First suspected 'exomoon' discovered 8,000 light-years away

Posted October 07, 2018

Astronomers have hunted for "exoplanets" - planets outside our solar sytem - for decades, but have never spotted an "exomoon", until now.

"We've tried our best to rule out other possibilities such as spacecraft anomalies, other planets in the system or stellar activity, but we're unable to find any other single hypothesis which can explain all of the data we have", co-author David Kipping, an astronomer at Columbia University in NY, told reporters earlier this week.

Jupiter itself has over 70 known moons, and four of these are comparable in size to our own, so multiple moon signals are not unexpected from exoplanet systems. Astronomers think numerous gas giants' moons are captured asteroids. That is roughly the same as the ratio of Earth's mass to the mass of the Moon. The planets are revealed by a momentary dimming of starlight as they pass in front of their host star, in what astronomers call a transit. Current theories cannot therefore explain how a Neptune-sized moon could have formed in orbit around a Jupiter-sized planet.

In the meantime, a new release of Kepler data smoothed away many of those bumps, weakening the original case for a moon search.

Editor's note: This story has been corrected from an earlier version that included one reference to the primary planet of the potential exomoon as WASP-1625b.

Hubble was also able to measure that the planet began its transit earlier than expected, consistent with the "wobble" that occurs when a planet and moon orbit the same center of gravity. The data suggested that a Jupiter-sized planet, Kepler-1625b, may be orbited by an exomoon.

WASHINGTON, Oct 4 ― Astronomers have pinpointed what appears to be the first moon detected outside our solar system, a large gaseous world the size of Neptune that is unlike any other known moon and orbits a gas planet much more massive than Jupiter. But because it's so big, the object would be about twice as big in Kepler-1625b's skies as Earth's moon is in ours, Teachey and Kipping said.

This artist’s impression depicts the exomoon candidate Kepler-1625b-i
This artist’s impression depicts the exomoon candidate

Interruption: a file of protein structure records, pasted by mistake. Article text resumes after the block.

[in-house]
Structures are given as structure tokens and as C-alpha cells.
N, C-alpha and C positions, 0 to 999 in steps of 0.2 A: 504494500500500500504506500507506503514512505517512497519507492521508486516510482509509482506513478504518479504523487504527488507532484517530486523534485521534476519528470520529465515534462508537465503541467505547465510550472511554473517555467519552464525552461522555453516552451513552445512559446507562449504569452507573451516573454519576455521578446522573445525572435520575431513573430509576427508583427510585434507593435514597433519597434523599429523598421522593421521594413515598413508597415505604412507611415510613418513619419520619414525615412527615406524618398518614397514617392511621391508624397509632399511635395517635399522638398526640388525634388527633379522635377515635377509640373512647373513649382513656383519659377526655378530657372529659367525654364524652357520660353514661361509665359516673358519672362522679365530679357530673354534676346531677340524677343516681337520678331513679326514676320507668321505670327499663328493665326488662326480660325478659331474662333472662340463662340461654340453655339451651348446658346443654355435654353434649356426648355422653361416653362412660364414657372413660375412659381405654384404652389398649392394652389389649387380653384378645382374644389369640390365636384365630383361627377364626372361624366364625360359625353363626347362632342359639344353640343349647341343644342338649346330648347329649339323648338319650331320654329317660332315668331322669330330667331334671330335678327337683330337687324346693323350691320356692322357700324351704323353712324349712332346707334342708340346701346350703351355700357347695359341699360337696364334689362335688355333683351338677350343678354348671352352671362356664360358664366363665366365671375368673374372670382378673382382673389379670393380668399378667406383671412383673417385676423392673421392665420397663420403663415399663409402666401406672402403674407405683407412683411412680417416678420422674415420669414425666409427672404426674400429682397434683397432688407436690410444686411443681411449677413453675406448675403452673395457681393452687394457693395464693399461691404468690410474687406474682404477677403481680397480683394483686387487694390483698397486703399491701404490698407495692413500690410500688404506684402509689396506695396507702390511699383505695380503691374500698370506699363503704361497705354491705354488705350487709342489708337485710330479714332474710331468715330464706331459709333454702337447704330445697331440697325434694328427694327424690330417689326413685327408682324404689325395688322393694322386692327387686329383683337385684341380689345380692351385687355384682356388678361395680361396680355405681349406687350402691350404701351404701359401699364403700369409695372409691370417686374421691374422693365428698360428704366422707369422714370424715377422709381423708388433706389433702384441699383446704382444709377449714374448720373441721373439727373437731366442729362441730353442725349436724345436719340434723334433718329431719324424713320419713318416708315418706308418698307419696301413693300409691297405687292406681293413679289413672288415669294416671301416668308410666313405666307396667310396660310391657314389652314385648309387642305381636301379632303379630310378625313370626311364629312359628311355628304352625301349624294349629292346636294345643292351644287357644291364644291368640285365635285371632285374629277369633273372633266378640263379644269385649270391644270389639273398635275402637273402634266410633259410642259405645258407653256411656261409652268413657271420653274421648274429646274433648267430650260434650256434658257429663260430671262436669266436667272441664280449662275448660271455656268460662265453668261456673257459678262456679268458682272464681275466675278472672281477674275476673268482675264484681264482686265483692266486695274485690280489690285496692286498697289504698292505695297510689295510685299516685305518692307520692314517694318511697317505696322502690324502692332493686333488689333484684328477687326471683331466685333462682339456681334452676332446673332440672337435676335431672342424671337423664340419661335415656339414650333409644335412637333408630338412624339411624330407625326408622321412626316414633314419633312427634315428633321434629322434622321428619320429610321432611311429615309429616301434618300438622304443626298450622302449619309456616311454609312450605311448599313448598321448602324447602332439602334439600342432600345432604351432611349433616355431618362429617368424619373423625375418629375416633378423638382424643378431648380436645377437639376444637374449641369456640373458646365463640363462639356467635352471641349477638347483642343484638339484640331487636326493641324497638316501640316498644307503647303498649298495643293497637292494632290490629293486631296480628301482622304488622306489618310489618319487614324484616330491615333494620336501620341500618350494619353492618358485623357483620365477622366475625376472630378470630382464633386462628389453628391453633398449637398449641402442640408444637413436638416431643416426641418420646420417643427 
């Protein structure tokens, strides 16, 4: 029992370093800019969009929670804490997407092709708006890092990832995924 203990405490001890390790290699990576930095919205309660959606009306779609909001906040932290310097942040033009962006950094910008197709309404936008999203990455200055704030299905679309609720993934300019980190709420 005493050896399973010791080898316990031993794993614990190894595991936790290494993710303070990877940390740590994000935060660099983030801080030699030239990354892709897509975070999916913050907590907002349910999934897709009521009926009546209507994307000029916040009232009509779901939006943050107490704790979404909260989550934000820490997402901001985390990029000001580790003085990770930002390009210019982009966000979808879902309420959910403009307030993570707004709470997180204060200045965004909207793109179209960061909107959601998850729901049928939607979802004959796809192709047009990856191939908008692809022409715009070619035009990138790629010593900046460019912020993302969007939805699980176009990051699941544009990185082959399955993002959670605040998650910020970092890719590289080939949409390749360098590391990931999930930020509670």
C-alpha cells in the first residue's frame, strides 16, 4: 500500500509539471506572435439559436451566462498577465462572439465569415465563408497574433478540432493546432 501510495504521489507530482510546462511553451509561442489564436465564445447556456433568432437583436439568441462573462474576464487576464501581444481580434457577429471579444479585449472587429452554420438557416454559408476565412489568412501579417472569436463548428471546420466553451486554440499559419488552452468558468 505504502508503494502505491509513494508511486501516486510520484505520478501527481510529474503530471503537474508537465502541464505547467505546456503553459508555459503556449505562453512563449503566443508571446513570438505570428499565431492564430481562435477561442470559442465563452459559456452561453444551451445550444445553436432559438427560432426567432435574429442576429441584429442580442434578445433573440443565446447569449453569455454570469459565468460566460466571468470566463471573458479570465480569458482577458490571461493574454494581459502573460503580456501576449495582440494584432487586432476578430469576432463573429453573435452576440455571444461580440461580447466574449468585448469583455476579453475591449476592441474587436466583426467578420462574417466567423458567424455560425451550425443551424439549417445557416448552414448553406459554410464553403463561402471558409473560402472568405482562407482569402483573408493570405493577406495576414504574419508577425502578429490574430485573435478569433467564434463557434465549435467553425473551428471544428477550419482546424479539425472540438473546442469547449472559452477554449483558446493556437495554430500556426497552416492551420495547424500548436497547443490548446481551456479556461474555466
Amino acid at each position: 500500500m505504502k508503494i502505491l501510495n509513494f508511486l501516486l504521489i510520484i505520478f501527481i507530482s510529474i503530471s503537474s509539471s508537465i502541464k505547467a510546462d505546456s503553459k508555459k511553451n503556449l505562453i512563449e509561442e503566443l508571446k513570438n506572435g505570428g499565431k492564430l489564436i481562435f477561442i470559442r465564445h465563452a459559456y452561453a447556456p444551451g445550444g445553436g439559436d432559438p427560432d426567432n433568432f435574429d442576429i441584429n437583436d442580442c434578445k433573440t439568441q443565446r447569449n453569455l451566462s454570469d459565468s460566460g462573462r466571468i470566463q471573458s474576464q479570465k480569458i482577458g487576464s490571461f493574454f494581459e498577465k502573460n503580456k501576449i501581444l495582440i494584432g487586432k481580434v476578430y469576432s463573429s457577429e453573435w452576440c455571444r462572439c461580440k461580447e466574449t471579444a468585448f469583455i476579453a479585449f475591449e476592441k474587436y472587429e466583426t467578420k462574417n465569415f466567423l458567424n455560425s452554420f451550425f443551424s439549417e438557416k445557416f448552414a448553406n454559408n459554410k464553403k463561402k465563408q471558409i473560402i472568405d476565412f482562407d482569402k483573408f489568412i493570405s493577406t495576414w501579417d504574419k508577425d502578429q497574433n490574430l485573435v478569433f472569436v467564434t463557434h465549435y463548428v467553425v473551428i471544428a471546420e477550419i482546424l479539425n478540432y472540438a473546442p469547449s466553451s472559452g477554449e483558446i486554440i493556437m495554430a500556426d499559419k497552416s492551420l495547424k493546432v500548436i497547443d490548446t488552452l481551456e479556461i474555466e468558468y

The possible moon was documented by Kepler, the powerhouse planet-hunting space telescope, when it cast a shadow by crossing in front of a star. In this study, they analysed 284 light curves from the Kepler satellite of planet-hosting stars that were considered to be plausible candidates for systems containing exomoons. But Kepler didn't find any other planets around this star. "It was a shocking moment to see that light curve, my heart started beating a little faster and I just kept looking at that signature". In addition, the ideal candidate planets hosting moons are in large orbits, with long and infrequent transit times.

Although the researchers can not say with certainty that an exomoon caused these effects, Kipping argues that the moon hypothesis offers the best single explanation for both anomalies.

"But going forward, I think we're opening the doors to finding worlds like that", Teachey said. "We think that they're at the right temperature to have liquid water on the surface, but of course there is no real surface because they are gas giant planets".

How did this moon form in the first place?

Faced with that skepticism, Teachey and Kipping are undoubtedly applying for more Hubble time during its next transit. However, given that the existence of such a large, oddball moon had not even been predicted until now, astronomers will struggle to explain how it got there. There are no indications of tidal capture among our Solar System's moons. A giant moon like Neptune points to other mechanisms.

Both the study team and critics alike say that further confirmation is still needed, however, adding an element of caution to what would be a landmark discovery. That would confirm that the find is an exomoon. "We'd be very grateful if we had the means to use James Webb, because then we could really clean up", Kipping said.

"If this does pan out and turn into a true discovery, it would be really revolutionary, but I don't think we're quite there yet", says Megan Bedell, an astronomer at the Flatiron Institute in NY.